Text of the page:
Wreck at the Railroad Crossing
We lived in a rural area of small farms and large natural woodlands. Most families fished and hunted to provide additional food to the table. The hunting and fishing was much more of an honor system than administered by actual laws. We very seldom saw game wardens or state troopers. The law enforcement agencies were focused on people who sold what they hunted, used extremely illegal means, or in the case of deer, hunted at night. The majority of people who hunted and fished followed rules of the land passed down by their families etc. You didn’t over hunt or over fish. Each species of wildlife had times of the year when they were protected by unwritten rules. There were times when rules of the land and unwritten rules didn’t comply with the official state laws.
This memory starts with a ride to my uncles home in Norwood. On the back floor board of the car was a canvas tarp with a deer on top of it. The deer had been dressed out, but still had the head, hide, etc attached. The deer was not visible unless you were close enough to the car to look in on the back seat and floor.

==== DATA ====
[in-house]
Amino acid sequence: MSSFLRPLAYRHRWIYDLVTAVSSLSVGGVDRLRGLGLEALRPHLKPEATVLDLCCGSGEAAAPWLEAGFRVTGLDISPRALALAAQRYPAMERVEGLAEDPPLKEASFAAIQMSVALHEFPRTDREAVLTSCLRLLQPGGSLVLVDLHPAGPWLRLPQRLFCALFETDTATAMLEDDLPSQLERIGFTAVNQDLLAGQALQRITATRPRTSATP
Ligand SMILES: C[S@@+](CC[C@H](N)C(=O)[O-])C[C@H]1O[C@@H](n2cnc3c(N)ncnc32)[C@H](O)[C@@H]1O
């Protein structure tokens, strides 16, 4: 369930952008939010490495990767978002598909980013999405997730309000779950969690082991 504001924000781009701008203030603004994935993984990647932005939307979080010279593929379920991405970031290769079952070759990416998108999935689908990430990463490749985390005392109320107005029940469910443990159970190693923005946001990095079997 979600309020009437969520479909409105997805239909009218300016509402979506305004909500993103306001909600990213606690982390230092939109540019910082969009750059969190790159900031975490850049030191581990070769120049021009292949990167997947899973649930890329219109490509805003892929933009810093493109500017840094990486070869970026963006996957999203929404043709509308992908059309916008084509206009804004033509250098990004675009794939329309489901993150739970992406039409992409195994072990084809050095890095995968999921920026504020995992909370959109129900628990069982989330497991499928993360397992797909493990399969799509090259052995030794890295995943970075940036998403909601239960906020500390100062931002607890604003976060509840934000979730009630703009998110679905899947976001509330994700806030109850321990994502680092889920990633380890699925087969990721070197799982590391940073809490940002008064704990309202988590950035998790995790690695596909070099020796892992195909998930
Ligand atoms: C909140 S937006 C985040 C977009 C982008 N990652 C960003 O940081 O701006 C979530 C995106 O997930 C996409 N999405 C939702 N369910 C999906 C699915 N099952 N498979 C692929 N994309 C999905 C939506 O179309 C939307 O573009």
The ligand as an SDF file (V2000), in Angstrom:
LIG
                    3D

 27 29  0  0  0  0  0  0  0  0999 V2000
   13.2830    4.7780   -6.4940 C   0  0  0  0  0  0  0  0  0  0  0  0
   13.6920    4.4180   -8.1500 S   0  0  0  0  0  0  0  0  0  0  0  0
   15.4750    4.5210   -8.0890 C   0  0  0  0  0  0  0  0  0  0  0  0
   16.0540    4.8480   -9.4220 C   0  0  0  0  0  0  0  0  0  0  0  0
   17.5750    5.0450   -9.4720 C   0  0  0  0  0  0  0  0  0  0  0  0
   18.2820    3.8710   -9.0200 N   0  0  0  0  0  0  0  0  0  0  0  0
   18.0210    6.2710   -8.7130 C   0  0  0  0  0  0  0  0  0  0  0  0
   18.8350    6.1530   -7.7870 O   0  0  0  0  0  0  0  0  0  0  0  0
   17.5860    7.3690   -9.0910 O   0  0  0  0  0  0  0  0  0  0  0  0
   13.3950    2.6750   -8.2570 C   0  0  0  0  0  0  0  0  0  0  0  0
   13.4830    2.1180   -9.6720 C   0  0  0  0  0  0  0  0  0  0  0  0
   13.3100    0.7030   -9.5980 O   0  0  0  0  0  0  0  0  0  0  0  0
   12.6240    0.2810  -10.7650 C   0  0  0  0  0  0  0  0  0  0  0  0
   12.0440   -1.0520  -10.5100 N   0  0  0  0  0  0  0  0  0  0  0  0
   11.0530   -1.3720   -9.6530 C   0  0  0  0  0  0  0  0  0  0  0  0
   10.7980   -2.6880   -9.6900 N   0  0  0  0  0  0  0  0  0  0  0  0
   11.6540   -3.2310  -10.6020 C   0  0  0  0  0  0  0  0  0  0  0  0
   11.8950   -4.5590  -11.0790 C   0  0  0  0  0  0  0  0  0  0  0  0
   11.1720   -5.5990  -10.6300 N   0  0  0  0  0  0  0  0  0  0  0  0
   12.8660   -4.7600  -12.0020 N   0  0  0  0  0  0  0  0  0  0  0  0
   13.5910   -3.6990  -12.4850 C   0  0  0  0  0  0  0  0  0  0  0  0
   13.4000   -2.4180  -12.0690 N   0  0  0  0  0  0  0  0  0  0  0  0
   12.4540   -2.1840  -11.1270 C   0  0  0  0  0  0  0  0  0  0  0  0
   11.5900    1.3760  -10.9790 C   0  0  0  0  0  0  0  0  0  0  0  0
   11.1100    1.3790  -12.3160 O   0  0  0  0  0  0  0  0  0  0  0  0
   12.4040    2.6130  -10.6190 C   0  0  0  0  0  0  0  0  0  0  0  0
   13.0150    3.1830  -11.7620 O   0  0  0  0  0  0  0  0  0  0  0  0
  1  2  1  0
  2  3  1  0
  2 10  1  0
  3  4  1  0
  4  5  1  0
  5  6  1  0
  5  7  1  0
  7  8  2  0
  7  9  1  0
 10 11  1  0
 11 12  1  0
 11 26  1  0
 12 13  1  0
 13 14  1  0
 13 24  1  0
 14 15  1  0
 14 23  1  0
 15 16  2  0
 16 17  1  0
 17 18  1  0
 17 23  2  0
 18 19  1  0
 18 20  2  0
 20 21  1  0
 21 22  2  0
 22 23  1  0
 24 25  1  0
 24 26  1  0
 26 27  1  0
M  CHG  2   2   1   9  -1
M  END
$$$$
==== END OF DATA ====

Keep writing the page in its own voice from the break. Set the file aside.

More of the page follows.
We were on a paved country road with little or no traffic. Ahead was a hill with a railroad crossing at the bottom. There was a considerable amount of activity at the railroad crossing as it came into our view. The road was not completely blocked, but to get through you had to weave between a tipped over dump truck and the rear of a railroad car. In the middle of them stood a State Trooper watching for traffic. The dump truck lost his brakes and couldn’t stop before he hit the train. There was gravel all over the place. My dad’s response was “Oh no, how in hell are we going to get by this? Son, if that trooper sees that deer I’m going to jail. If we try to turn around down there they’ll know we’re up to something. Don’t you say a word to anyone.” As he slowly drove through he asked the trooper “Any body get hurt?” The trooper replied “No, the truck just couldn’t stop and when he bounced off the train he tipped over”. Dad gave him a wave and off we drove.
This is one of those once in a lifetime adventures that will never be forgotten…..and dad didn’t go to jail.